The record discloses that the State, inexplicably, failed to introduce any evidence which tends to prove that someone was criminally responsible for the fire. Jensen, the fire investigator, testified only that the fire originated in the second floor bathroom. He did not testify that the fire appeared to have been deliberately started. In fact, he was never asked his opinion of the cause of the fire nor was he asked whether the fire was of human origin. No other witnesses testified as to the cause of the fire. Where the independent evidence tends to establish only that a building burned, and there is nothing, save the confession alone, which tends to corroborate the element that some person knowingly fired the building, the corpus delicti has not been proved. People v. Lueder (1954), 3 Ill. 2d 487, 489-90, 121 N.E.2d 743; People v. Hougas (1968), 91 Ill. App. 2d 246, 249-50, 234 N.E.2d 63.
Jensen also testified that respondent told him she was in the building around 9 a.m. and that everyone else was outside. However, respondent’s mere presence at the scene of the fire, sometime before the fire, without other facts, is not evidence which tends to show that someone was criminally responsible for the fire. See People v. Hougas (1968), 91 Ill. App. 2d 246, 250, 234 N.E.2d 63.
*526The State cites People v. O’Neil (1960), 18 Ill. 2d 461, 165 N.E.2d 319, where the court upheld a conviction for arson though “the location of the fire [did] not in and of itself necessarily suggest arson.” (18 Ill. 2d 461, 464-65, 165 N.E.2d 319.) However, O’Neil is distinguishable from this case. There the corroborating facts included defendant’s attempt, several days after the fire, to enter the locked basement where the fire had originated. Defendant not only confessed but showed police the exact origin of the fire and completely reenacted its occurrence. He also threatened suicide. The court held that these facts were sufficient corroboration of the confession, and that together with the confession they established the corpus delicti. No corroborating facts were present here. The State has completely failed to present any independent evidence which tends to establish that anyone was criminally responsible for the fire.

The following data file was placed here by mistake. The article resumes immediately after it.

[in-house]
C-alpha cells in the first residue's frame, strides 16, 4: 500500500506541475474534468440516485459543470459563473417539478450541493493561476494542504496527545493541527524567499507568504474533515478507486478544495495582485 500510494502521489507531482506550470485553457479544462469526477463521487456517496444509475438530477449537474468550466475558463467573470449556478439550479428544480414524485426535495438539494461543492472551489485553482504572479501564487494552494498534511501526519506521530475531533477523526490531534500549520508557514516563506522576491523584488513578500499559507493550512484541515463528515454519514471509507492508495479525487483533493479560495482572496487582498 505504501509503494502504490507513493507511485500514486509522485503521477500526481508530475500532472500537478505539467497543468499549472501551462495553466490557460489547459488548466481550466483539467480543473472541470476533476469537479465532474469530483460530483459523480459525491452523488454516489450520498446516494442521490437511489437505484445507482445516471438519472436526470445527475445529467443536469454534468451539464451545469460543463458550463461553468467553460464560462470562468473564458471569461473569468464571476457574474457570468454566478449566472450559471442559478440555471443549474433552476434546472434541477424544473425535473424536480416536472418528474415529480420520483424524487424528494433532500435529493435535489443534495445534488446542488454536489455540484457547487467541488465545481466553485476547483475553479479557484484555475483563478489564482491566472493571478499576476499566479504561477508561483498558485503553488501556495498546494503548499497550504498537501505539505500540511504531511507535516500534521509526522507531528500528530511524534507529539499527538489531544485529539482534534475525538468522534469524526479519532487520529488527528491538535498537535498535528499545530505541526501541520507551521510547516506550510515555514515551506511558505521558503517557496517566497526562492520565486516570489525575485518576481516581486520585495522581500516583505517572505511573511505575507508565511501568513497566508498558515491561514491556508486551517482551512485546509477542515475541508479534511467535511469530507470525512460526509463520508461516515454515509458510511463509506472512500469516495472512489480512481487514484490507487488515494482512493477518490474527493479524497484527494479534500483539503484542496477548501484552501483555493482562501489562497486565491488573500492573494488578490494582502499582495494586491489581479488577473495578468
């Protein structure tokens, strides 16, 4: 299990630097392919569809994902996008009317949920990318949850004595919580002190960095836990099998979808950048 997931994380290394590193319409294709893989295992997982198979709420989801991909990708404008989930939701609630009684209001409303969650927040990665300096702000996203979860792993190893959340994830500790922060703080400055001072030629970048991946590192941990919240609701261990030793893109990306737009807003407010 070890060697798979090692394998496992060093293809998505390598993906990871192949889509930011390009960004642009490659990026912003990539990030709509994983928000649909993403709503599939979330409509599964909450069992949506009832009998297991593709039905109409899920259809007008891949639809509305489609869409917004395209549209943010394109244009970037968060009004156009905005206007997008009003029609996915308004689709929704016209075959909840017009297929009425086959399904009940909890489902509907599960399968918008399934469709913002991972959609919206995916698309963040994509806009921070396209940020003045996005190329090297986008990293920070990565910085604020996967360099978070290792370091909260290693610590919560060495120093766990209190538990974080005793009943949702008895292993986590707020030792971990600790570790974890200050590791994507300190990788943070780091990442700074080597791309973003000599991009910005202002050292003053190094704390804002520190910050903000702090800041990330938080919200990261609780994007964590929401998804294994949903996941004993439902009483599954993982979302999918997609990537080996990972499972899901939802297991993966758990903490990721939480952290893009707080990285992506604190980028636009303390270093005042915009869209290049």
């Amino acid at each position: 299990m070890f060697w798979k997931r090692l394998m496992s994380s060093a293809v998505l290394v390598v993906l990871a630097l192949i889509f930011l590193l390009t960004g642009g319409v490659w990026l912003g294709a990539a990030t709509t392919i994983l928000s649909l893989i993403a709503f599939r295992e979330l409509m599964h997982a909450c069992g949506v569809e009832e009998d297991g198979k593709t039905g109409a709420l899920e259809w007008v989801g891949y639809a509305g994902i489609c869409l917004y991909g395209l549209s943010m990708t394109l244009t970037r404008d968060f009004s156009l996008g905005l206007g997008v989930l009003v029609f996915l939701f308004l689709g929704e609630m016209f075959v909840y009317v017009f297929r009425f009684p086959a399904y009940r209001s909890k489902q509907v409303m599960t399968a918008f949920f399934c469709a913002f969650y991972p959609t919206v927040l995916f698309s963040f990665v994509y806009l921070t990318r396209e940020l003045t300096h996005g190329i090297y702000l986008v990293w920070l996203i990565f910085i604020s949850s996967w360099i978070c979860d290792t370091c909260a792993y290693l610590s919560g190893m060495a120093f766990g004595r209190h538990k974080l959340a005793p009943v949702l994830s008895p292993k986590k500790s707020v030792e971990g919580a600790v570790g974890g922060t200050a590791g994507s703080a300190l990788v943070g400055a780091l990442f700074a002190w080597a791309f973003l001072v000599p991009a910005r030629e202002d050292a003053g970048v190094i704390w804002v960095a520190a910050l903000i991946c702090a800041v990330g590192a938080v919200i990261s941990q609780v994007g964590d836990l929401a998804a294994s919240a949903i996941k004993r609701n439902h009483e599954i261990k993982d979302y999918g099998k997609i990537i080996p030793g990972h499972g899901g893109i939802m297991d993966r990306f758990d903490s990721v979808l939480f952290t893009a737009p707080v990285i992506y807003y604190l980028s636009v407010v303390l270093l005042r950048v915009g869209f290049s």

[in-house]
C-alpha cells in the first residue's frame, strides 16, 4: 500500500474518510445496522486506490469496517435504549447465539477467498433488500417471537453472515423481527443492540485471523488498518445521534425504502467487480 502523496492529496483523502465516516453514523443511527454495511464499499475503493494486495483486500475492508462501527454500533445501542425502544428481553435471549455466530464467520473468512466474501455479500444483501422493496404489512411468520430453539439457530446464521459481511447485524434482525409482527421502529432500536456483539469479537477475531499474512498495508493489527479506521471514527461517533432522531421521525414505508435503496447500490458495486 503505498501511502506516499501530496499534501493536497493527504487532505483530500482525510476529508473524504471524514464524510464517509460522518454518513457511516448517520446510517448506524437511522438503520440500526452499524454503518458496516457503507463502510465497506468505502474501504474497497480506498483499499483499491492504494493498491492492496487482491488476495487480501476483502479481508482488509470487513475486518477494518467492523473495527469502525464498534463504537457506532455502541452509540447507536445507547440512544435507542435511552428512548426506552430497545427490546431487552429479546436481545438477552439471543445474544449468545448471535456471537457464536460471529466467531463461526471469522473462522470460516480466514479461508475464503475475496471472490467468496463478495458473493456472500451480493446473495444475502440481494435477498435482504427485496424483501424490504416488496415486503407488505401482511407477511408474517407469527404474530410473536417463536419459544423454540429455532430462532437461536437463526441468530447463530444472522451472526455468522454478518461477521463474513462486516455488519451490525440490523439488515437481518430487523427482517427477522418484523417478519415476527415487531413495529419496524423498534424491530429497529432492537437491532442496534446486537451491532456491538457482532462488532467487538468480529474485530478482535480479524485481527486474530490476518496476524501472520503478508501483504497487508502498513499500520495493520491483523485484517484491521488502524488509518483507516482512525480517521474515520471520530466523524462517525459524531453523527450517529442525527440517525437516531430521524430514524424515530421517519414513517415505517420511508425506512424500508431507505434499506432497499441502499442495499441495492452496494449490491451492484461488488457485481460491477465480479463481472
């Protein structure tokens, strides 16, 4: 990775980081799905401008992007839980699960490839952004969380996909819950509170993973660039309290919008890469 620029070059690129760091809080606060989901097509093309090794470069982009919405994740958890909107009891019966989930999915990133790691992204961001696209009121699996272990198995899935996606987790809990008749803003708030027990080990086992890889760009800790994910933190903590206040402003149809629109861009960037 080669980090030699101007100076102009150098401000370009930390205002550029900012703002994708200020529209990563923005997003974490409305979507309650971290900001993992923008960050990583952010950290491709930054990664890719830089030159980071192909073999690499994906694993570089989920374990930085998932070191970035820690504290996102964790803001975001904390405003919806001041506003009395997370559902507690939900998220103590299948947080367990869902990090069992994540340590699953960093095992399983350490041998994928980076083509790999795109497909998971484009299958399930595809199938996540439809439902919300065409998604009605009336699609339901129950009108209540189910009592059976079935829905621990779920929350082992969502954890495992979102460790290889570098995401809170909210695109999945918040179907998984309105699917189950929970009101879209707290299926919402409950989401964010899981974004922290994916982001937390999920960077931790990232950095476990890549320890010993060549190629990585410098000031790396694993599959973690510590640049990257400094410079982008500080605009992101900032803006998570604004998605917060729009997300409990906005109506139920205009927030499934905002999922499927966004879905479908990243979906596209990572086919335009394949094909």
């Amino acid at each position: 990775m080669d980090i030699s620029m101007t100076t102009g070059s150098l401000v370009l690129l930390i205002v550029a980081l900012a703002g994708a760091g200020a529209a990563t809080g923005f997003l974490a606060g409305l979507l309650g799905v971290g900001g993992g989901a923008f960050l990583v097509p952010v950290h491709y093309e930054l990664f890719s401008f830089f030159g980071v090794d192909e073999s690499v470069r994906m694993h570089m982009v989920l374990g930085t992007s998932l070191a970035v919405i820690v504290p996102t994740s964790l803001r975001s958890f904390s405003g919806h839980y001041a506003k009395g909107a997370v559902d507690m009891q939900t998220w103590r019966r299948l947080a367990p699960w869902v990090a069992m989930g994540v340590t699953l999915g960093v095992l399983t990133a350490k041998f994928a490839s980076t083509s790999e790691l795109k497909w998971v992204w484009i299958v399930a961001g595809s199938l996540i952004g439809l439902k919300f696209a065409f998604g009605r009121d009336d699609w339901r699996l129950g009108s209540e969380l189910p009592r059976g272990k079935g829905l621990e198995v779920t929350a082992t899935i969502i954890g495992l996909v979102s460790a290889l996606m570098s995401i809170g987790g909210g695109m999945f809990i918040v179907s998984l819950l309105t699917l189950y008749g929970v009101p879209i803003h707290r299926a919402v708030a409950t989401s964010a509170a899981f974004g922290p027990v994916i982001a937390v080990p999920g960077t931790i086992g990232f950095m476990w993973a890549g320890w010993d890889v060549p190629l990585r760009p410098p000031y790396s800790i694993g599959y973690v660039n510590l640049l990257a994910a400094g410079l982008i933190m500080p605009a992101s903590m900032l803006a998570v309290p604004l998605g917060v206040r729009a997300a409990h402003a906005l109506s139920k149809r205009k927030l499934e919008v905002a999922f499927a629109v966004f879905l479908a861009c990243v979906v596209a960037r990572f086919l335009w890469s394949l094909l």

In addition, the State maintains that the delinquency adjudication based upon respondent’s admissions can be upheld if independent evidence corroborates these admissions. However, a similar argument was rejected in People v. Willingham (1982), 89 Ill. 2d 352, 432 N.E.2d 861, wherein our supreme court held that while corroborating evidence that tends to confirm the circumstances related in the confession may be considered in determining whether the corpus delicti is sufficiently proved, this does not obviate the requirement that either some independent evidence, or the corroborating evidence, tend to establish that a crime occurred. (89 Ill. 2d 352, 360, 432 N.E.2d 861; see McCormick, Evidence sec. 158, at 346-47 (2d ed. 1972).) There is no evidence in this record, absent respondent’s admission, that anyone was criminally responsible for the fire.
For the foregoing reasons the order of the circuit court of Du Page County is reversed.
LINDBERG and 'VAN DEUSEN, JJ., concur.